Nearly 20,000 lambs and 8000 sheep were yarded as numbers increased following the previous week's cancelled market due to
the Labour Day public holiday. There was a big variance in lamb quality as the dry season impacts carcase finish, with the lead of
heavy lambs tending to be off grain or irrigation. Bidding was quality driven which resulted in some price fluctuations. The price
trend for heavier slaughter lambs weighing over 20kg was firm to $2 to $5/head dearer compared to a fortnight ago, while very
plain and light weight lambs were cheaper amid little restocker demand. The highlight of the sale, however, was mutton as
northern processors pushed into heavy sheep.
The heaviest export lambs sold to $220, and the pen was one of seven to make over $200/head for lambs weighing 32kg plus.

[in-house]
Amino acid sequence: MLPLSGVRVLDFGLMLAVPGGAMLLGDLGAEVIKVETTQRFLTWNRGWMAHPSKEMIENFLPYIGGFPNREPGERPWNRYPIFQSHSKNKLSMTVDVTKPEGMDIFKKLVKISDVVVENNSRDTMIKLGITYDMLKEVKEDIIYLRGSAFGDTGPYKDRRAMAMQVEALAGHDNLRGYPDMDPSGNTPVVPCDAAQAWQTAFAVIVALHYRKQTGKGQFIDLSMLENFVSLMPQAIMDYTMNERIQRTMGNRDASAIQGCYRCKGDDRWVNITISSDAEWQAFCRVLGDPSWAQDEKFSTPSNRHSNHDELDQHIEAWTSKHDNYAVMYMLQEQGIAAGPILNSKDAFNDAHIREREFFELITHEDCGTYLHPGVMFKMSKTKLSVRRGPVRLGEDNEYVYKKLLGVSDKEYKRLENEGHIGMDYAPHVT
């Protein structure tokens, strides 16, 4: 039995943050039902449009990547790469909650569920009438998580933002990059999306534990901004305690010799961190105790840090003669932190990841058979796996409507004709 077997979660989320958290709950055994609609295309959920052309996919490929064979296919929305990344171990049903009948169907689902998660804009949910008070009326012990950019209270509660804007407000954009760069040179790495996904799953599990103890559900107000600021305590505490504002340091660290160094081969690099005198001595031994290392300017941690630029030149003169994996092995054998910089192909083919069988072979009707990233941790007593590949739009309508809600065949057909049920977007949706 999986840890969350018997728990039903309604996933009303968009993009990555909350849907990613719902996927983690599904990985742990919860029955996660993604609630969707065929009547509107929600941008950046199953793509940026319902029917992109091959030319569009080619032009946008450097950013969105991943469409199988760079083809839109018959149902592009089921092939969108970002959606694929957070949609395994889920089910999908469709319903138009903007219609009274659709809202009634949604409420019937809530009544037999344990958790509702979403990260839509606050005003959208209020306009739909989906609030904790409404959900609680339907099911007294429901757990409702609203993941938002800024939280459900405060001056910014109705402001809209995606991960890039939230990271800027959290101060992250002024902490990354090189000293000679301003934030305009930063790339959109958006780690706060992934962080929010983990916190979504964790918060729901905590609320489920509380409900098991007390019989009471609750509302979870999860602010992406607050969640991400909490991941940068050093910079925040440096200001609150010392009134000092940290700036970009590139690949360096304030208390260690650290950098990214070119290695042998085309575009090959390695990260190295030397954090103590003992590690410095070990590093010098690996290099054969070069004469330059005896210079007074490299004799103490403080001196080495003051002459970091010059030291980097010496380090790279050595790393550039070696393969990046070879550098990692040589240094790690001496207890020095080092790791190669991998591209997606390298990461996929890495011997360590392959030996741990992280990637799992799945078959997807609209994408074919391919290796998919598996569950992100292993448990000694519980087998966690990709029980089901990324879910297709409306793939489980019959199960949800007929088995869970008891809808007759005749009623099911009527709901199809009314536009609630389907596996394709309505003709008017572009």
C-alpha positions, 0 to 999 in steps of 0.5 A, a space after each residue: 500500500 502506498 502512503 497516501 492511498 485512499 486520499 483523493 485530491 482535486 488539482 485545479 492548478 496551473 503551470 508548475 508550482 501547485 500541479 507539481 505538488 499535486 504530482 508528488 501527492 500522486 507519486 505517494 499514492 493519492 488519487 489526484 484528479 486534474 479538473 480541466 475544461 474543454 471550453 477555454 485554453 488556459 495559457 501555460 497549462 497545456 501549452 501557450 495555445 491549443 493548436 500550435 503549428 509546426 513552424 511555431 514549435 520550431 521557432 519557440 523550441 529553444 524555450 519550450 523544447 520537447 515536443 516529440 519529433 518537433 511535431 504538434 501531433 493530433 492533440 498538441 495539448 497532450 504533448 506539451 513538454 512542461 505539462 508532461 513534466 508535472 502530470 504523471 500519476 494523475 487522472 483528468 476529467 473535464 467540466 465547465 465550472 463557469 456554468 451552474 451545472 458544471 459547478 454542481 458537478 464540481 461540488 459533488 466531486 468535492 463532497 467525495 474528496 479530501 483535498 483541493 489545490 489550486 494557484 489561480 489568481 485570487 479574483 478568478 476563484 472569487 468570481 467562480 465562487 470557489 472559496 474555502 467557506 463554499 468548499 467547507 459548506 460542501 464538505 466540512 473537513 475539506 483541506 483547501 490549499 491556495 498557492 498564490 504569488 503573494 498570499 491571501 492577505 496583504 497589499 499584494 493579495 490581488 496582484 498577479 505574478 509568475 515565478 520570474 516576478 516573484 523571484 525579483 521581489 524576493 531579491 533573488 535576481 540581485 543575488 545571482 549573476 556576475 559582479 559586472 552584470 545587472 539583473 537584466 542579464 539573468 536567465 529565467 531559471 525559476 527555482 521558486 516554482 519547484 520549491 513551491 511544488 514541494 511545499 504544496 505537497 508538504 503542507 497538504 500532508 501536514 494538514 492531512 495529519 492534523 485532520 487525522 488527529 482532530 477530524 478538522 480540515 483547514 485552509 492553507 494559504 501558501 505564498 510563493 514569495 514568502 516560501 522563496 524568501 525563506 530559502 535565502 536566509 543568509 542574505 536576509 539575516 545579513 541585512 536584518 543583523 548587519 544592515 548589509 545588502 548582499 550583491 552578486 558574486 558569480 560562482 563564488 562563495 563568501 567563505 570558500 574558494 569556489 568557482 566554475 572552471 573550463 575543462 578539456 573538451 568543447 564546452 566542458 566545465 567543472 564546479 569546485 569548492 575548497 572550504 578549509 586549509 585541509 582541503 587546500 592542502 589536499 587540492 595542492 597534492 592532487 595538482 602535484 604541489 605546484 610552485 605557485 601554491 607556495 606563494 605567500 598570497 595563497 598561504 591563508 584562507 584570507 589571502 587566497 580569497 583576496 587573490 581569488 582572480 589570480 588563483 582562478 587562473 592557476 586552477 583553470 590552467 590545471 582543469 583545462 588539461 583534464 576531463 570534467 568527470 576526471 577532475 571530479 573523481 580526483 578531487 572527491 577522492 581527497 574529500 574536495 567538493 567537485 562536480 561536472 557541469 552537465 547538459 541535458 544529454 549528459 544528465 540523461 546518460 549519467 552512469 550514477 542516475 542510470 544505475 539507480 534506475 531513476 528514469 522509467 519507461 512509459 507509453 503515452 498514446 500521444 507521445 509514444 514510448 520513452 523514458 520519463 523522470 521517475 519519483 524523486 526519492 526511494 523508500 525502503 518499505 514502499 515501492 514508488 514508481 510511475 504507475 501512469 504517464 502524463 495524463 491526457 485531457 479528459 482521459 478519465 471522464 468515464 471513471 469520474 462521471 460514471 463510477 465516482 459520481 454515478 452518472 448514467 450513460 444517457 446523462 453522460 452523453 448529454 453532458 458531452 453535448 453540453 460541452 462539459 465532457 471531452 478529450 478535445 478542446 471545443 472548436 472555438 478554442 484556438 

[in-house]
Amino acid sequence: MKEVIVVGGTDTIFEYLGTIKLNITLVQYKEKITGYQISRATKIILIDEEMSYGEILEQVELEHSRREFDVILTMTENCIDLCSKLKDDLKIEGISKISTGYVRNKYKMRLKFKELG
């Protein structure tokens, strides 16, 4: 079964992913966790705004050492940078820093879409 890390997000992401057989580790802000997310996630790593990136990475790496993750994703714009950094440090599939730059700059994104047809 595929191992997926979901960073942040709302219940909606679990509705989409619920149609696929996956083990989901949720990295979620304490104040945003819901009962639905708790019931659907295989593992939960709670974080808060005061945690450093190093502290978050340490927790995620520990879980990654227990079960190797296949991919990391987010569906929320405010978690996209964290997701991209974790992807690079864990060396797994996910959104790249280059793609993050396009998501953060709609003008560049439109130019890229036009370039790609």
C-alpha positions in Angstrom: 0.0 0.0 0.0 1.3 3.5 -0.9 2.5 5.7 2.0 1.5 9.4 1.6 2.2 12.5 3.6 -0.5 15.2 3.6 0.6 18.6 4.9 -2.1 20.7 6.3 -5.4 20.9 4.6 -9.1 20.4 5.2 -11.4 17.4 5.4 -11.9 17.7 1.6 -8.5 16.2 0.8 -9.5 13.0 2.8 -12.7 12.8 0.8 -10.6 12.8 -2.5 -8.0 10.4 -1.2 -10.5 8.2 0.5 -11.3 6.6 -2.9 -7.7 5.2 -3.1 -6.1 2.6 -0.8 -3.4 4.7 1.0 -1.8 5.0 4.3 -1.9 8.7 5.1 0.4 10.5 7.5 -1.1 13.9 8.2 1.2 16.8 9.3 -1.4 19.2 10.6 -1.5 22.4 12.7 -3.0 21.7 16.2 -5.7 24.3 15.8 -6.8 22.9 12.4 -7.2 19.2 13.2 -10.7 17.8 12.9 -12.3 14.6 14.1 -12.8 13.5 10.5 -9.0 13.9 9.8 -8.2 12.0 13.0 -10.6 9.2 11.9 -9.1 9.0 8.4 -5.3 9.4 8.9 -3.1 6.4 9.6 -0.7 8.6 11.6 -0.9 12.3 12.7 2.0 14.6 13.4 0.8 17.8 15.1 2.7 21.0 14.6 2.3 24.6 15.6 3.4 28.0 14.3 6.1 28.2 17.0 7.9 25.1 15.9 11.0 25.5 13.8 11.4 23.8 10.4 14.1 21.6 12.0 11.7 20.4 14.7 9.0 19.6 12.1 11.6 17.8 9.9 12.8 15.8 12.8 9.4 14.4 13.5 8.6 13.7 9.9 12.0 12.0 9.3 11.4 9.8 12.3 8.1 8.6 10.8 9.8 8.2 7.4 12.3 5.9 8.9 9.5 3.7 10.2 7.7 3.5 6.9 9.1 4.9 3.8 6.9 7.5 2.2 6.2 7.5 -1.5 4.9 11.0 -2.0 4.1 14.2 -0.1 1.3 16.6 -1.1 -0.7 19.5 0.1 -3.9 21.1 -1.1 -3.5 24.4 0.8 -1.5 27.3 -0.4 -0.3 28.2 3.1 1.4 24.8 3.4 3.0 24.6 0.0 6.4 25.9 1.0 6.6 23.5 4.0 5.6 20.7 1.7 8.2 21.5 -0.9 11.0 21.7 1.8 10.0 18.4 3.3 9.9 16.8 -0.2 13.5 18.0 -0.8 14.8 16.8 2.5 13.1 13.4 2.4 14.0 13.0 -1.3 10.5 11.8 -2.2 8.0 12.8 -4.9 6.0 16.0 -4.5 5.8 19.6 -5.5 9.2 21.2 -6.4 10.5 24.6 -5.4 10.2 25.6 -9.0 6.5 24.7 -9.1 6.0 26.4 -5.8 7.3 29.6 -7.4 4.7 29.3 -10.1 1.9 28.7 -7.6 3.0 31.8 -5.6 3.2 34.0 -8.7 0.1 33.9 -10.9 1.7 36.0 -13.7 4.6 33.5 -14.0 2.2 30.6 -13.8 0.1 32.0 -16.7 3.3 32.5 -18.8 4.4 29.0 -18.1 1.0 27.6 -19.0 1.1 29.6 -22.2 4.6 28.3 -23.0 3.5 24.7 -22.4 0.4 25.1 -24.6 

Most heavy lambs in the 26-30kg range sold from $164 to $194, while the pick of the neat domestic lambs sold from $142 to
$162/head. On a carcase basis the heaviest lambs averaged an estimated 590c/kg, while there were premiums of 610c to
650c/kg cwt for the best domestic pens. However, when all the plainer lambs lacking finish and showing dryness were added into
calculations most of the trade weight lambs averaged 600c/kg cwt across the sale. Small and light weight lambs made from $90
Sheep sold to very strong processor competition, particularly heavy crossbred and Merino ewes due to the influence of northern
export orders. Heavy crossbred ewes in 4 score condition reached $188 and averaged $165/head. Heavy Merino ewes sold to
$171, with the general run of trade weight pens selling from $90 to $120/head, an improvement on a fortnight ago. Most sheep
were estimated from 430c to 470c/kg for processors, and in an unusual result, some of the heaviest ewes were among the
highest priced on a carcase basis.